Statistical convenience vs biological insight: consequences of data transformation for the analysis of fitness variation in heterogeneous environments
Article first published online: 12 JAN 2005
Volume 166, Issue 1, pages 319–338, April 2005
How to Cite
Stanton, M. L. and Thiede, D. A. (2005), Statistical convenience vs biological insight: consequences of data transformation for the analysis of fitness variation in heterogeneous environments. New Phytologist, 166: 319–338. doi: 10.1111/j.1469-8137.2004.01311.x
- Issue published online: 12 JAN 2005
- Article first published online: 12 JAN 2005
- Received: 31 July 2004 Accepted: 1 November 2004
- analysis of variance (anova);
- genotype-by-environment interaction;
- hard selection;
- logarithmic transformation;
- phenotypic plasticity;
- soft selection
- • In plants, more favourable environmental conditions can lead to dramatic increases in both mean fitness and variance in fitness. This results in data that violate the equality-of-variance assumption of anova, a problem that most empiricists would address by log-transforming fitness values.
- • Using heuristic data sets and simple simulations, we show that anova on log-transformed fitness consistently fails to match the outcome of selection in a heterogeneous environment or its sensitivity to environmental frequency. Only anova based on relative fitness within environments accurately predicts the sensitivity of genotype selection to the frequency of alternative environments.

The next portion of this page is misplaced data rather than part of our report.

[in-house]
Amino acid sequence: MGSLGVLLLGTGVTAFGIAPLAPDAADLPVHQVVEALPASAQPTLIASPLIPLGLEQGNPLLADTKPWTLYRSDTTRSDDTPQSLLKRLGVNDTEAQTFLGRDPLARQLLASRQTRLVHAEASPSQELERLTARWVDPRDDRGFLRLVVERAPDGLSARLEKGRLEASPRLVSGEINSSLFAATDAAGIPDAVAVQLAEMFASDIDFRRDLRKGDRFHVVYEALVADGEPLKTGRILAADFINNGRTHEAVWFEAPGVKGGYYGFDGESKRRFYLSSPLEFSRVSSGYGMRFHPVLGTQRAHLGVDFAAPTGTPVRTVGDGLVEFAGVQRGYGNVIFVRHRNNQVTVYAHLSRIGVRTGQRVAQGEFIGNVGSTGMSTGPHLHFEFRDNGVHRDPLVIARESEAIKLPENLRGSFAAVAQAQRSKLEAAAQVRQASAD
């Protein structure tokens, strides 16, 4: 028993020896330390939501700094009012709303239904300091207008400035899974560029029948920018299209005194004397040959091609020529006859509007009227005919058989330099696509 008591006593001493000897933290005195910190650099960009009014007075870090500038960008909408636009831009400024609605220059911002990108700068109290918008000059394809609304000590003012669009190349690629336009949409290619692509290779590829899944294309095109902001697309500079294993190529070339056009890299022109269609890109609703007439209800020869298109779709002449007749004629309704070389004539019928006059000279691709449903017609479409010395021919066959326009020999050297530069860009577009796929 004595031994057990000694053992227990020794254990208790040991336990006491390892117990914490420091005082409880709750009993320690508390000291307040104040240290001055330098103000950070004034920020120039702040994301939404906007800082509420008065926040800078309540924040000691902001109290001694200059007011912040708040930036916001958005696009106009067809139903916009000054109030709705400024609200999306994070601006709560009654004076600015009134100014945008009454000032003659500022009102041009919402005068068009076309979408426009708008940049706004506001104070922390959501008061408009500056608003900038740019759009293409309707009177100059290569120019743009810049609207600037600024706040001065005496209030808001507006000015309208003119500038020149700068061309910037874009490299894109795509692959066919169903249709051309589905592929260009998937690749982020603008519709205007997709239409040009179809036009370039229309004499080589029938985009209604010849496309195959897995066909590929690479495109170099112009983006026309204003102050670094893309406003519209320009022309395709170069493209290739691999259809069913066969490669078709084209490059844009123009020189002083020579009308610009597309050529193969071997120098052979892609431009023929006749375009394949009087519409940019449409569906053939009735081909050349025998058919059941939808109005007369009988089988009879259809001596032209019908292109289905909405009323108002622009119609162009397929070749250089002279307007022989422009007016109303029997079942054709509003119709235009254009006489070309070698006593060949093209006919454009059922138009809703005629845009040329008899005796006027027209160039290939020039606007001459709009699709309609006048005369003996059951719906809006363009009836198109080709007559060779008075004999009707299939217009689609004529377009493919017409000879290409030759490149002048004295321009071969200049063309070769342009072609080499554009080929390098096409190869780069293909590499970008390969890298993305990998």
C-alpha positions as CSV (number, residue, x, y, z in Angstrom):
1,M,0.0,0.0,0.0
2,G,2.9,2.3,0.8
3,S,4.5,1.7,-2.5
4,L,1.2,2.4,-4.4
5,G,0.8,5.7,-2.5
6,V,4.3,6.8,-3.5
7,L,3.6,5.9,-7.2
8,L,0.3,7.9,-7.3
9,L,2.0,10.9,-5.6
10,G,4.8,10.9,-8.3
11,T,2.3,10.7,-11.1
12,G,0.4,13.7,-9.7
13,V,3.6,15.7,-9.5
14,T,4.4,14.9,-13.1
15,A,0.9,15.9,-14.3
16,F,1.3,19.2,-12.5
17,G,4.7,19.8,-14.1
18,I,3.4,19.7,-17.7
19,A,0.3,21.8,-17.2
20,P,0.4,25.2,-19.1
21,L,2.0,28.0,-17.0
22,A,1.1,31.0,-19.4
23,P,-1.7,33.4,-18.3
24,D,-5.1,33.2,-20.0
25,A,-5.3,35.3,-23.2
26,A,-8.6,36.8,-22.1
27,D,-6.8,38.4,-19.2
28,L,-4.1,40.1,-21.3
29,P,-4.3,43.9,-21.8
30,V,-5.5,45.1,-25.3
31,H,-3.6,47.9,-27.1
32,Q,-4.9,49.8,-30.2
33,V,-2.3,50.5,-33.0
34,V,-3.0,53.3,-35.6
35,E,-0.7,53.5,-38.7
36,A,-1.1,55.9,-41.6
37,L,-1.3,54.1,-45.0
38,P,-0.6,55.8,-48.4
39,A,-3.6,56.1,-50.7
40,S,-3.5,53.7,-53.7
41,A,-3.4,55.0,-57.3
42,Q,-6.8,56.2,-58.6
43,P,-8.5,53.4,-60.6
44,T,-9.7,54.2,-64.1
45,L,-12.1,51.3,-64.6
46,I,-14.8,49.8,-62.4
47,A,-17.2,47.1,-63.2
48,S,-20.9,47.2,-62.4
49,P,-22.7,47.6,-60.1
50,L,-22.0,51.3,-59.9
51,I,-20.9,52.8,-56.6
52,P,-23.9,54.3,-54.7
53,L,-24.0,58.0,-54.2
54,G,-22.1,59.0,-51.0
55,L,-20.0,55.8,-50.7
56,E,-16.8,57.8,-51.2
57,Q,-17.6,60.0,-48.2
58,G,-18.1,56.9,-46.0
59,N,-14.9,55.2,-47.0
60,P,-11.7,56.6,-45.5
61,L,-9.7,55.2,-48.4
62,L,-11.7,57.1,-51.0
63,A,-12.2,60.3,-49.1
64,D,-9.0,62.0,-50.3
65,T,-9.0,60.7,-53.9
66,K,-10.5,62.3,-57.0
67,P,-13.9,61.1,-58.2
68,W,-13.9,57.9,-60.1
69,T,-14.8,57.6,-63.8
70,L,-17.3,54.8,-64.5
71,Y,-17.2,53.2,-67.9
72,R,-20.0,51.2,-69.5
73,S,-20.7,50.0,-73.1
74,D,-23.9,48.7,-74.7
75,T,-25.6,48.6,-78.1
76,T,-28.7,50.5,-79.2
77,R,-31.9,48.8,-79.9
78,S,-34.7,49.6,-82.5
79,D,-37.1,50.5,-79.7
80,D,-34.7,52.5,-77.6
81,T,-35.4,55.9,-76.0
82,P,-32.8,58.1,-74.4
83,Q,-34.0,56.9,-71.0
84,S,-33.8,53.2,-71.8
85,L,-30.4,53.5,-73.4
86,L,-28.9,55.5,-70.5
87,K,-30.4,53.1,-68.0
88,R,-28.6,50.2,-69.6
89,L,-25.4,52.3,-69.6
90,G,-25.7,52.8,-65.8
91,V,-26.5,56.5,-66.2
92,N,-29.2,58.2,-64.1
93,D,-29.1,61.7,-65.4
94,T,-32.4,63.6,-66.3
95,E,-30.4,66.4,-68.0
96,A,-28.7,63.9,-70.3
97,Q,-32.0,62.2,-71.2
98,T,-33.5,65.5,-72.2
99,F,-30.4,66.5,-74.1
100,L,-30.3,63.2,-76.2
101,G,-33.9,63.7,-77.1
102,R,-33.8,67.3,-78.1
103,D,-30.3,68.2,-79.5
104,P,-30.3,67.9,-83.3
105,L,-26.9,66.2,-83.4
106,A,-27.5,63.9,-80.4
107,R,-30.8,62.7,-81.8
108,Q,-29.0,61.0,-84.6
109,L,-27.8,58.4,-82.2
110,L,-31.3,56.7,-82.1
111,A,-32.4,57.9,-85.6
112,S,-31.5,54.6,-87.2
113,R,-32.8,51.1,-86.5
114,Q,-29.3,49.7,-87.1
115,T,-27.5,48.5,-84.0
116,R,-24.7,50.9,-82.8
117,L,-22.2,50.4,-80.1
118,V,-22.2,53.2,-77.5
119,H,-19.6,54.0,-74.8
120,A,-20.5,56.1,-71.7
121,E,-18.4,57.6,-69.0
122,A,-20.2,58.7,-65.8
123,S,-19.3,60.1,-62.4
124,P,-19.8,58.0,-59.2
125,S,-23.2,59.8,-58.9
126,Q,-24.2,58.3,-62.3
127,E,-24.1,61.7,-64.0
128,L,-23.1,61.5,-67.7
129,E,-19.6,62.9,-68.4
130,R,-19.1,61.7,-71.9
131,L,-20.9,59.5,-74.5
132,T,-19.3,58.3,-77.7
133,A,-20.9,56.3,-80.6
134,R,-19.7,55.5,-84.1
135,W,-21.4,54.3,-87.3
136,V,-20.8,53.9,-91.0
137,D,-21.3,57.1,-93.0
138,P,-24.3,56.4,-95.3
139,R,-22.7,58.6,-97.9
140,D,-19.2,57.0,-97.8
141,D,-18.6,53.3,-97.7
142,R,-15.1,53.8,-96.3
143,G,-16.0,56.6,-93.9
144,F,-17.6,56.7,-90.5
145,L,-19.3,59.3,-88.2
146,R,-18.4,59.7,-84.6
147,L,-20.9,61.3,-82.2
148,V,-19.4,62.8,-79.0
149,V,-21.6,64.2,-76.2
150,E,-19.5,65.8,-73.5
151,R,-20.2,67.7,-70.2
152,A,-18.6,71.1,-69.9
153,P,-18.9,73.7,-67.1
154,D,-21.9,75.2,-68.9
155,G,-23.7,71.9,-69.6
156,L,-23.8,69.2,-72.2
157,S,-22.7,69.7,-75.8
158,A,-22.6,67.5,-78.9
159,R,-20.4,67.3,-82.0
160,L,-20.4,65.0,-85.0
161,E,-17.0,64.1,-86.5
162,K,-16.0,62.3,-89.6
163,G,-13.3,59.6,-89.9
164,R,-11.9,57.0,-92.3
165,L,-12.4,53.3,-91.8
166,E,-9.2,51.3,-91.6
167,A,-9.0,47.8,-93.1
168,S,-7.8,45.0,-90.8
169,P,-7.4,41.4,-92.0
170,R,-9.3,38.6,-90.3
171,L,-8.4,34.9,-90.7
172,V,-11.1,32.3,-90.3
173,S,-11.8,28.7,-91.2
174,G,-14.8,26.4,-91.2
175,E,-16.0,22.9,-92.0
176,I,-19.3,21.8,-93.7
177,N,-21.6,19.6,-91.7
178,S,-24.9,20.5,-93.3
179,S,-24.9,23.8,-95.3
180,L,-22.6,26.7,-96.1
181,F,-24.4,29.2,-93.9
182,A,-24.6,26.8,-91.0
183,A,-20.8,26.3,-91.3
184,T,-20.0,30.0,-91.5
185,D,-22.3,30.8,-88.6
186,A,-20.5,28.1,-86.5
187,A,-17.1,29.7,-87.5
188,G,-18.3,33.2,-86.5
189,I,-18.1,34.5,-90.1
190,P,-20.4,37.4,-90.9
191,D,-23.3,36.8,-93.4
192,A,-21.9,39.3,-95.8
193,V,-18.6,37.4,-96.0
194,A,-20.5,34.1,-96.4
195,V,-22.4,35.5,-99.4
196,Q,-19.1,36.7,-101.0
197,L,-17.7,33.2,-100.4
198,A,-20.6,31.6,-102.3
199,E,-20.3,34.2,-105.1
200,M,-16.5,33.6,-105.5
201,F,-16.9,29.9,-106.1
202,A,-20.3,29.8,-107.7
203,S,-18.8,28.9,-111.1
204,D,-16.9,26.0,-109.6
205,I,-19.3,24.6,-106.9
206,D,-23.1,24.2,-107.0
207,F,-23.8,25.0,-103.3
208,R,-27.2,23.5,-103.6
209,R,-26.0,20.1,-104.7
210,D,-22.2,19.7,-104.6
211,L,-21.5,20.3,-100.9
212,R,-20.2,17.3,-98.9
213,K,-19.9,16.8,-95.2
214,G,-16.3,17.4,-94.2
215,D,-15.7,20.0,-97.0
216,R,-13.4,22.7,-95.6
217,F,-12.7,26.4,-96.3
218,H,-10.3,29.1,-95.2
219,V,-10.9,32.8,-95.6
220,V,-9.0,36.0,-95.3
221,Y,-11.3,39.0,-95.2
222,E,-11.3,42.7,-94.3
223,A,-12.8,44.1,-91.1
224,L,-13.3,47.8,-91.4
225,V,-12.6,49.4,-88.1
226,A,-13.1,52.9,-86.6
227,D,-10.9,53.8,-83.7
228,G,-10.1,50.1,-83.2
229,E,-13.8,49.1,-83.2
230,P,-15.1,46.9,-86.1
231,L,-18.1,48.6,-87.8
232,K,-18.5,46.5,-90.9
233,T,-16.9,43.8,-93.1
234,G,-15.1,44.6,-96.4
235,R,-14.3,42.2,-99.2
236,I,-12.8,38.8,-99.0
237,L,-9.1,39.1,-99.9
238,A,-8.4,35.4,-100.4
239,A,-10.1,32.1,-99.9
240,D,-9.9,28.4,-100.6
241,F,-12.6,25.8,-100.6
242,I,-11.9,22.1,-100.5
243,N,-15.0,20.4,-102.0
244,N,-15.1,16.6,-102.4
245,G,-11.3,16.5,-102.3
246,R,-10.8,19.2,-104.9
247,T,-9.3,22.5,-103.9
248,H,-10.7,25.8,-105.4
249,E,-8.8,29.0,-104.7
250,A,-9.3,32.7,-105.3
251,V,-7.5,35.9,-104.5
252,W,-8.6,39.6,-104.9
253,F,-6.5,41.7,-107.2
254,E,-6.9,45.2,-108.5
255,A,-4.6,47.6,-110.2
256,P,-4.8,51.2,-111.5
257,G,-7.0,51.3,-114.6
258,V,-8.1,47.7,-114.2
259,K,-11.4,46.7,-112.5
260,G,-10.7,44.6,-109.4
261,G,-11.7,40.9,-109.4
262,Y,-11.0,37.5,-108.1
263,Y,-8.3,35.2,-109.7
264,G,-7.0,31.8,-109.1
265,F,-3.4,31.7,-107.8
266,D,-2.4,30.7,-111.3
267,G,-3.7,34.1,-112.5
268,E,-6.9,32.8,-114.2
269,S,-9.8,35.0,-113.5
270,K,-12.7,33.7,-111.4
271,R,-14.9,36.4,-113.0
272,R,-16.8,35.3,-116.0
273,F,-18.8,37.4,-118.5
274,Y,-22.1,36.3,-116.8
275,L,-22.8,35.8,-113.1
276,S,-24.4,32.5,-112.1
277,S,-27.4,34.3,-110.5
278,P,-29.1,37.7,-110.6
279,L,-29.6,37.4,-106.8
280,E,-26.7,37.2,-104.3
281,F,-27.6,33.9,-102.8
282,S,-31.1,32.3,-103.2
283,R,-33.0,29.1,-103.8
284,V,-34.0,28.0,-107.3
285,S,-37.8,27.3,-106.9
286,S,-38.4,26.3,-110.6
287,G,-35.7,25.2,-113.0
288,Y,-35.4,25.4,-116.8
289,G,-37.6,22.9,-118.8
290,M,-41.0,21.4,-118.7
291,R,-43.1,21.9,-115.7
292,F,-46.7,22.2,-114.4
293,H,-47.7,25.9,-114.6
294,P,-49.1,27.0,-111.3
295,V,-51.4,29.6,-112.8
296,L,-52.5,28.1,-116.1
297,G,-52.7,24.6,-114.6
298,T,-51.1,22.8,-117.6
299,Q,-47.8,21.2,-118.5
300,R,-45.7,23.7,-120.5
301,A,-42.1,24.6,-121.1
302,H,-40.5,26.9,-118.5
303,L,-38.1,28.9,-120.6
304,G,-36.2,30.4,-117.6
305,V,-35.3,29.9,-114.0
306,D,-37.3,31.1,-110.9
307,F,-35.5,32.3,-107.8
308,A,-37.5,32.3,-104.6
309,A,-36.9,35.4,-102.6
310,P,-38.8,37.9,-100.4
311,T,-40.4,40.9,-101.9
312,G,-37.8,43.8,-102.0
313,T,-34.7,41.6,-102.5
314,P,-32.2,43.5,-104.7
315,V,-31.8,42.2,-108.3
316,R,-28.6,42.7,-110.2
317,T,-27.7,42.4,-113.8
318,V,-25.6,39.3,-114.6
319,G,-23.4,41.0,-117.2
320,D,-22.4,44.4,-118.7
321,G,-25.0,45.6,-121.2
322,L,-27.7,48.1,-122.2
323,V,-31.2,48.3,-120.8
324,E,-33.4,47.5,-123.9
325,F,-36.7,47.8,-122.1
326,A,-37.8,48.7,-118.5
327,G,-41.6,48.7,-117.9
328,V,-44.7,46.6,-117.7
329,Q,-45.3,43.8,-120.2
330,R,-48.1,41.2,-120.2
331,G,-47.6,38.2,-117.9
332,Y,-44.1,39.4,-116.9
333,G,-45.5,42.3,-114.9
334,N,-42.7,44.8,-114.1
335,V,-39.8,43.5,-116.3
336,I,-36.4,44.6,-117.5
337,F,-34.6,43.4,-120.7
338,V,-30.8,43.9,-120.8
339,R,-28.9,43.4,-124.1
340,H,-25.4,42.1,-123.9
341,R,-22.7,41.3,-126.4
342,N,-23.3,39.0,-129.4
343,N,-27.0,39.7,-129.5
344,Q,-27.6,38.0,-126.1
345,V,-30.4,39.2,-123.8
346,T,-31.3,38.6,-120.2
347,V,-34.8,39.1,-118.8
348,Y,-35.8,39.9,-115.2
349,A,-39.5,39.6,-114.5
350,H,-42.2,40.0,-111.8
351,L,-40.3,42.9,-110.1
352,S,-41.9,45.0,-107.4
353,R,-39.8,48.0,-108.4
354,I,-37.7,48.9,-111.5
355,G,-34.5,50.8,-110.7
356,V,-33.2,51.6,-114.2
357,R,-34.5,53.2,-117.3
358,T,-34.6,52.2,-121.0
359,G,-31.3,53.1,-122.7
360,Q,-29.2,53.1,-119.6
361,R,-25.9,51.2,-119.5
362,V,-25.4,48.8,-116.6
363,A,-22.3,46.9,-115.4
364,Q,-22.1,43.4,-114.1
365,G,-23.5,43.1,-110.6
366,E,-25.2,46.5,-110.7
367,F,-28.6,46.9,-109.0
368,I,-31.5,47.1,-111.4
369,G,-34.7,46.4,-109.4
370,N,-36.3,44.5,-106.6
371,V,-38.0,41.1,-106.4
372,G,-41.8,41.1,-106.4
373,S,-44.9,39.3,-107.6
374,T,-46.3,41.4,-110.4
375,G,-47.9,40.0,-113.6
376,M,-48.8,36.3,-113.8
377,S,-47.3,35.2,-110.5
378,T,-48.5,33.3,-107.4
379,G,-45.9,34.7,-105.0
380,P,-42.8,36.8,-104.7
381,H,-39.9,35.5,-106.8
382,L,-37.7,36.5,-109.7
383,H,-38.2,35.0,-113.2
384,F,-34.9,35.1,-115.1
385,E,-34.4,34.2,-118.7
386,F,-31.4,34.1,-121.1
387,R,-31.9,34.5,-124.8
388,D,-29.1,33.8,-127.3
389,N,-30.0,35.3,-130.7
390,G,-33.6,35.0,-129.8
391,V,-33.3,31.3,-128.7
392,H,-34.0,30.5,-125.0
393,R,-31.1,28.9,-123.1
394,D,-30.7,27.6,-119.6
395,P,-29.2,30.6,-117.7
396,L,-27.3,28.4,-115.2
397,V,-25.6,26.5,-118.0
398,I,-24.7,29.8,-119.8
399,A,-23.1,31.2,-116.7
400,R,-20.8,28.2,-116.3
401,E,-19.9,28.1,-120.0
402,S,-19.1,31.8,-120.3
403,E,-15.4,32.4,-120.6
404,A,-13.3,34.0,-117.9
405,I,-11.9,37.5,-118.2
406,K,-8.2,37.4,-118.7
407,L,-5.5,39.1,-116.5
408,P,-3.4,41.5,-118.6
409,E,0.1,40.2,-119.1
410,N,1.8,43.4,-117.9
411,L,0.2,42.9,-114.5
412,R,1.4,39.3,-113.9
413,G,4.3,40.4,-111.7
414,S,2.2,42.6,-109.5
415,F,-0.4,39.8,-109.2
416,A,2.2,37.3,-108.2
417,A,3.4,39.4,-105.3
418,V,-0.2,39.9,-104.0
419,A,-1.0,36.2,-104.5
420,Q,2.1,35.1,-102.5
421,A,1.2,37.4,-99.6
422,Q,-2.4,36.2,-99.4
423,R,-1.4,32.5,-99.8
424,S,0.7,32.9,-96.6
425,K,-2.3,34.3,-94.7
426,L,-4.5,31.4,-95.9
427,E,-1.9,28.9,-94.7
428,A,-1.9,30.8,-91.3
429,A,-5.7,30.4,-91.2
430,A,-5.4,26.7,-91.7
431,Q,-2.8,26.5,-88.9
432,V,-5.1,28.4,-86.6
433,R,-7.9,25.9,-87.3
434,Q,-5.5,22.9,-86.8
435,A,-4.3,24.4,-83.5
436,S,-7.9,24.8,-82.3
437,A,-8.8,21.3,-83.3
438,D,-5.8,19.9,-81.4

- • Parallel analyses of variance based on absolute fitness and relative fitness can bracket the expected success of alternative genotypes under hard and soft selection, respectively. For example, for Sinapis arvensis growing in full sun and partial shade treatments, families achieving high fitness in the best environment are favoured under hard selection, whereas soft selection favours different families that achieve consistently good performance across environments.
- • Based on these findings, we recommend that log-transformation of fitness should no longer be standard practice in ecological genetics studies. Weighted anova is a preferable method for dealing with unequal variances, and investigators should also make greater use of techniques such as quantile regression or resampling to describe and evaluate fitness variation across heterogeneous environments.